Then, the historical approach makes it possible to trace the origins of certain contemporary questions, such as those of the materiality of borders in West Africa. On this point, Sonia Le Gouriellec paints a quick portrait of the latest proposals from specialists on the issue such as Michel Foucher and Camille Lefebvre. Finally, mobilizing history as the author does allows us to remember that African actors have never been passive in their relations with the rest of the world. This is the case even during episodes presented as responsible for their dependence, such as the Berlin conference of 1884-1885. The references to historians of Africa are crucial here, and illustrate the need for multidisciplinarity in the study of the continent. This is all the more true as historical studies of Africa have experienced a revival in recent years, and the first part of the book exemplifies the uses that political scientists can make of this work.

Articulate the classics and the latest works of African studies

One quality of Sonia Le Gouriellec's work is to offer a very concise bibliography of the questions addressed, despite the broad spectrum of themes covered by the book. It is all the more appreciable that without the references being too numerous, the recent texts sit alongside classic authors on African issues.

In the bibliography however, although a few African authors are mentioned, we can regret the imbalance in favor of Western publications: the former are largely present for the overall remarks, such as the opening or the conclusion, but the latter are far more numerous in the heart of the reasoning (we note the presence of Sindjoun and Ndlovu-Gatsheni, but other authors like Siba Grovogui or Ali Mazrui would have had their place on questions of security and the African Union). On this point, the work reflects the dominant structure of academic productions on African issues, which can be understood in the writing of such a synthesis.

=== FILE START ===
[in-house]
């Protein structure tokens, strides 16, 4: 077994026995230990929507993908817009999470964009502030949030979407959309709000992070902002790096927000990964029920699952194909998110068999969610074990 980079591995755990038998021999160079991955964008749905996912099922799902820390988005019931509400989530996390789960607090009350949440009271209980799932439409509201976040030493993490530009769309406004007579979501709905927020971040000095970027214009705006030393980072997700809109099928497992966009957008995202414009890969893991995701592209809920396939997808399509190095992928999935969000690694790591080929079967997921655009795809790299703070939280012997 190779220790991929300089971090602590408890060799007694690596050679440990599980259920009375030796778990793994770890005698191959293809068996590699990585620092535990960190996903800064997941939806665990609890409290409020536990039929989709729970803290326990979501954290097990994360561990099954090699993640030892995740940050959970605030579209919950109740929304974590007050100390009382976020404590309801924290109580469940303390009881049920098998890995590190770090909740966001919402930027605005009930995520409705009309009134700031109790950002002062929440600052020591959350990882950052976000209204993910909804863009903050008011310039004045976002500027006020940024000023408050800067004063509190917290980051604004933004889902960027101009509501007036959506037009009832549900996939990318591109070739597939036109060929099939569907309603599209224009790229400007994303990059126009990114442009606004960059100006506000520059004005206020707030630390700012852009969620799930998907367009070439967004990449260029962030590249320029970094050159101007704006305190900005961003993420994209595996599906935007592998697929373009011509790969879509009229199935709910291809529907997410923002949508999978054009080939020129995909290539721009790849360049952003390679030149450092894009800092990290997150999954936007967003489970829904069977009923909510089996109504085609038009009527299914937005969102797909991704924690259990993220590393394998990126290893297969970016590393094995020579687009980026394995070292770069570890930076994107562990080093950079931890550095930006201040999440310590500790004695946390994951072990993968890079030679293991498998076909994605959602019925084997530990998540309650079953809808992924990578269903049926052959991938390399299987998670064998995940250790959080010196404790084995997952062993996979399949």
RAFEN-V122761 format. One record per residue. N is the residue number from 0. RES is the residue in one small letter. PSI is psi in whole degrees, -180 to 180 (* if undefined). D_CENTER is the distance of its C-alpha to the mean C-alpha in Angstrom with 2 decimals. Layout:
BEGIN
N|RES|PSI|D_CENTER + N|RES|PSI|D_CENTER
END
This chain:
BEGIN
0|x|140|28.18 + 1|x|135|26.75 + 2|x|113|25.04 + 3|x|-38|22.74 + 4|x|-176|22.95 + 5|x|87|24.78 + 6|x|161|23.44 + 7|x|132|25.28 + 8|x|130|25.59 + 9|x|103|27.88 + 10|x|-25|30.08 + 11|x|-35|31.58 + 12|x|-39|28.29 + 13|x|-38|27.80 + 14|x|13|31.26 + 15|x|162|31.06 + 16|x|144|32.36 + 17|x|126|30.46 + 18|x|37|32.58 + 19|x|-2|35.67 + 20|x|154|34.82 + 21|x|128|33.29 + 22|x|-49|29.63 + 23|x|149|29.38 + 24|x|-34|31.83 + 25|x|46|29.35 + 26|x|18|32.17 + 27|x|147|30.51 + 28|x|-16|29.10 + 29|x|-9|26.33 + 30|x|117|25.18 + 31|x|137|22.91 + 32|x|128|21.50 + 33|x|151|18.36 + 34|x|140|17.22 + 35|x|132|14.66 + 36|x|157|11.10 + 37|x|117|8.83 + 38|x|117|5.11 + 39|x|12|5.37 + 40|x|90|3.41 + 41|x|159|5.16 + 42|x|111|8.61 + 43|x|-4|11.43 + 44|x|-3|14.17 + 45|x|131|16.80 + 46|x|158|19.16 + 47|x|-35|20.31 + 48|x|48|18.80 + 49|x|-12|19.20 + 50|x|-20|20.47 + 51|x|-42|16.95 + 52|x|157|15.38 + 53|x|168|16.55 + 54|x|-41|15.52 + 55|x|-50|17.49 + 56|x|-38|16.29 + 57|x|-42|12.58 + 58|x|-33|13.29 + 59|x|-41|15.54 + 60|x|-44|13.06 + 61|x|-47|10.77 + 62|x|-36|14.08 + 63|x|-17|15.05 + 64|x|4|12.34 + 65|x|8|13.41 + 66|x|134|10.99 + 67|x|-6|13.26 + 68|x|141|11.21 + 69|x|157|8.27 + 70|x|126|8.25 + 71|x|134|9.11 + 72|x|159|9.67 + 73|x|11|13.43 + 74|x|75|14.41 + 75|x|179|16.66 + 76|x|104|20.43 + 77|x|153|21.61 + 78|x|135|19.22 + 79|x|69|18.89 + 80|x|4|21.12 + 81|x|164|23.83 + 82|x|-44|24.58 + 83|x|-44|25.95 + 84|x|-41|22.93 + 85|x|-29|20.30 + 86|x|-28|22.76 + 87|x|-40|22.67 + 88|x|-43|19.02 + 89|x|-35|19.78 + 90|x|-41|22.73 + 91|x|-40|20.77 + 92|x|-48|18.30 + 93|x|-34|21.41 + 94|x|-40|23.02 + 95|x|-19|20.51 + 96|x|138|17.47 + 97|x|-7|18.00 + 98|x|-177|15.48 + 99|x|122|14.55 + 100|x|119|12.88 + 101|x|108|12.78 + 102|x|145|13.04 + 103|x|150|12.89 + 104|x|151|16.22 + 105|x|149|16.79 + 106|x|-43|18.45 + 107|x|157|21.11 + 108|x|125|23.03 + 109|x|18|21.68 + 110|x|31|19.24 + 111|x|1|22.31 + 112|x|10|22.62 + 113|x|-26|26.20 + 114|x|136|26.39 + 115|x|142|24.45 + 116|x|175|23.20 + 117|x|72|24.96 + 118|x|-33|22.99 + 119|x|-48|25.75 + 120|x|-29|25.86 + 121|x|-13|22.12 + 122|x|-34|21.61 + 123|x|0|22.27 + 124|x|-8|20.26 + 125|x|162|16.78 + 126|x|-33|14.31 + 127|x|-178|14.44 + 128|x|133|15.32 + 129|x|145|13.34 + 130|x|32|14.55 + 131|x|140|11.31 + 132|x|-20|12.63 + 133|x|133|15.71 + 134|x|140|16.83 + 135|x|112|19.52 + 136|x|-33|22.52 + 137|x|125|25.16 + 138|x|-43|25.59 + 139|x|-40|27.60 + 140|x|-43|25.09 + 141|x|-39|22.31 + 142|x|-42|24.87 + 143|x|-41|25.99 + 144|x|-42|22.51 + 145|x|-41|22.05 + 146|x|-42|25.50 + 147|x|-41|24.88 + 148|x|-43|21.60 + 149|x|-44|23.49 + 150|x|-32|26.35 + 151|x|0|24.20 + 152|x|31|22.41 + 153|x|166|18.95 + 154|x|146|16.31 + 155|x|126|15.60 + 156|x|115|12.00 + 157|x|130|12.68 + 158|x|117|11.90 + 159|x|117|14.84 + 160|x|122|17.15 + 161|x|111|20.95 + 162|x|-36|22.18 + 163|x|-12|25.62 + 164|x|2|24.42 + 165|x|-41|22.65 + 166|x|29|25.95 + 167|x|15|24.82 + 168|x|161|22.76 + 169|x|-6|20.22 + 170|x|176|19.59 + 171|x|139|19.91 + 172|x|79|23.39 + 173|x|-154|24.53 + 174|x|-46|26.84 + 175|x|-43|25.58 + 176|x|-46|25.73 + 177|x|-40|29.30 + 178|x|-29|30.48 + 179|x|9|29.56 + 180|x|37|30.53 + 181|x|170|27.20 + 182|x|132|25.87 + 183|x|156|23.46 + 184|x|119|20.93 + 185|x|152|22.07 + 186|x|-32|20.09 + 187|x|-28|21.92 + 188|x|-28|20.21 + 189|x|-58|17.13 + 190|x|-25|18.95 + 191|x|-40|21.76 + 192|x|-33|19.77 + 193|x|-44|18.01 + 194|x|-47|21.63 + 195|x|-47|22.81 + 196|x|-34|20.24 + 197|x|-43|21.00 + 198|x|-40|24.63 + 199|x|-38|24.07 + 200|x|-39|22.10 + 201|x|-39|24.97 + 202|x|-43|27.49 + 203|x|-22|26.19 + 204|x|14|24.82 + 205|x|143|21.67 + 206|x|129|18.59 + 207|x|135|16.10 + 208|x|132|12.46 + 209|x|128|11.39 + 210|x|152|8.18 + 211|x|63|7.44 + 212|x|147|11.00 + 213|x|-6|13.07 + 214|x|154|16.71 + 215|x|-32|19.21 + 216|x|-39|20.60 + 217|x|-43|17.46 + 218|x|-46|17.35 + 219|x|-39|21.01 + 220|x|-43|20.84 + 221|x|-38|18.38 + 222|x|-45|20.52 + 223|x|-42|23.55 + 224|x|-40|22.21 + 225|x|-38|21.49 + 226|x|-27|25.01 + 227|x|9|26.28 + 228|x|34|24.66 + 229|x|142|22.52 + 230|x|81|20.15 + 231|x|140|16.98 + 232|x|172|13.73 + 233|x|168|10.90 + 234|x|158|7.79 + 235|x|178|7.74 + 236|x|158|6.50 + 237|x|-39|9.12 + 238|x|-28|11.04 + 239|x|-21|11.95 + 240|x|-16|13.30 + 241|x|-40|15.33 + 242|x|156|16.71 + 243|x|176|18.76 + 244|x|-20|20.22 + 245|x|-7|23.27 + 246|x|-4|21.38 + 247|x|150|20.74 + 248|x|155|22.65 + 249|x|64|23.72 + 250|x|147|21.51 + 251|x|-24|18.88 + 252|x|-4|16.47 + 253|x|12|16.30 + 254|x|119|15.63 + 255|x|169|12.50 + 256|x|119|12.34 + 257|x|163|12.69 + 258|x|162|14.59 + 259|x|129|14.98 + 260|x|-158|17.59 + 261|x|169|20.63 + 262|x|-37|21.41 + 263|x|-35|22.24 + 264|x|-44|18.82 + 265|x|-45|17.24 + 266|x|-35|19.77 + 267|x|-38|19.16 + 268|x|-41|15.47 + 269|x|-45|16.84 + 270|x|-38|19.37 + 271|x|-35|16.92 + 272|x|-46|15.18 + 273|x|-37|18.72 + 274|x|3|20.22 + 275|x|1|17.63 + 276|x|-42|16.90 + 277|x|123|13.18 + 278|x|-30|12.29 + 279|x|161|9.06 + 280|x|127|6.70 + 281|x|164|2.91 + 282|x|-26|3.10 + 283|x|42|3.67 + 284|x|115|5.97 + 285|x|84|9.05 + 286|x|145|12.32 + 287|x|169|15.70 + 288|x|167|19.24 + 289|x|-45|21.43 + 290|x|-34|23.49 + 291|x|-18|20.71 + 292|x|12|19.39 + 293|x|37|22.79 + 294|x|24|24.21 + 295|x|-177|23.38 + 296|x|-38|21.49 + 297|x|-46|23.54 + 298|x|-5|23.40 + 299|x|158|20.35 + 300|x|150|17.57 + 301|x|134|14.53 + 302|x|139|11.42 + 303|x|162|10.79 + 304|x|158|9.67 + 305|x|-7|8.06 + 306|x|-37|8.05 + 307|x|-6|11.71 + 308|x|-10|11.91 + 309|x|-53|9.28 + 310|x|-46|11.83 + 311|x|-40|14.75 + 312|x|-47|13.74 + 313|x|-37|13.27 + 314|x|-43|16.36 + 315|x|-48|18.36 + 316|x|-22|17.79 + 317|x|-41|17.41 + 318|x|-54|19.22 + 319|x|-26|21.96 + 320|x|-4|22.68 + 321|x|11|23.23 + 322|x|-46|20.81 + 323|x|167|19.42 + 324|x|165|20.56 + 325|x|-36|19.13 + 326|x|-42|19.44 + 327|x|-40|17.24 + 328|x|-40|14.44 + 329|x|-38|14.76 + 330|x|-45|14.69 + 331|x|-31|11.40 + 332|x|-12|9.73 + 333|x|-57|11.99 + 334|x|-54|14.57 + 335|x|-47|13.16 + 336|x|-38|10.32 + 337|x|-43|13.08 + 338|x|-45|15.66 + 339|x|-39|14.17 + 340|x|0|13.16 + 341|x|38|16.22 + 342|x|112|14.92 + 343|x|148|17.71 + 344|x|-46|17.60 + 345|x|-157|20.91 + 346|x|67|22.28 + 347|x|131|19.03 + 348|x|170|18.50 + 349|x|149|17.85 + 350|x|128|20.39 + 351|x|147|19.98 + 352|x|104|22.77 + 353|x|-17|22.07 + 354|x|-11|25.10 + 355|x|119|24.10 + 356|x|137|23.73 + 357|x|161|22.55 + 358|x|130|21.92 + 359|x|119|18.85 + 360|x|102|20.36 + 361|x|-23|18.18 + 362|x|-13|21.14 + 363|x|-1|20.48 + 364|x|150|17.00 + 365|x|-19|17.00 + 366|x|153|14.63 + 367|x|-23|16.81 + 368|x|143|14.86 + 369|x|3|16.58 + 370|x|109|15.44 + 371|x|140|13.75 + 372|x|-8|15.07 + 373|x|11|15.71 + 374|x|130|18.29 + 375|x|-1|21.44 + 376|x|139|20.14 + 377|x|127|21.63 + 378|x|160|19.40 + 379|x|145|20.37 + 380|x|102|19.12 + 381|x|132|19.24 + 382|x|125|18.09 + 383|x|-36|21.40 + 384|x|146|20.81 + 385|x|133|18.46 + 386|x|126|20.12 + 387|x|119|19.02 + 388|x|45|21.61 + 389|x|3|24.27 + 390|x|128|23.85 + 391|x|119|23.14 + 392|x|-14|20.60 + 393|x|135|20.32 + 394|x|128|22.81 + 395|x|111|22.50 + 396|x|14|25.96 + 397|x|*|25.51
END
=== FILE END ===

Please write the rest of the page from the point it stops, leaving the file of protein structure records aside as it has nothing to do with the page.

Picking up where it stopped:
It nevertheless remains that the references in the work show the infusion of African Studies anglophones in French-speaking political science, which is good news at a time when these African Studies are very dynamic and already integrate the reflections of African authors.

The chapter on Pan-Africanism locates the birth of the movement in the United States (which is commonly accepted today). The author cites the work of Amzat Boukari-Yabara, Africa Unite!a reference work on the issue, and takes the time to present the discussions on the directions of Pan-Africanism at the beginning of the XXe century in the United States. The very useful and accessible sum of Hakim Adi, Pan-Africanism: a short historyrecently translated into French by Présence Africaine, is still too recent to appear here.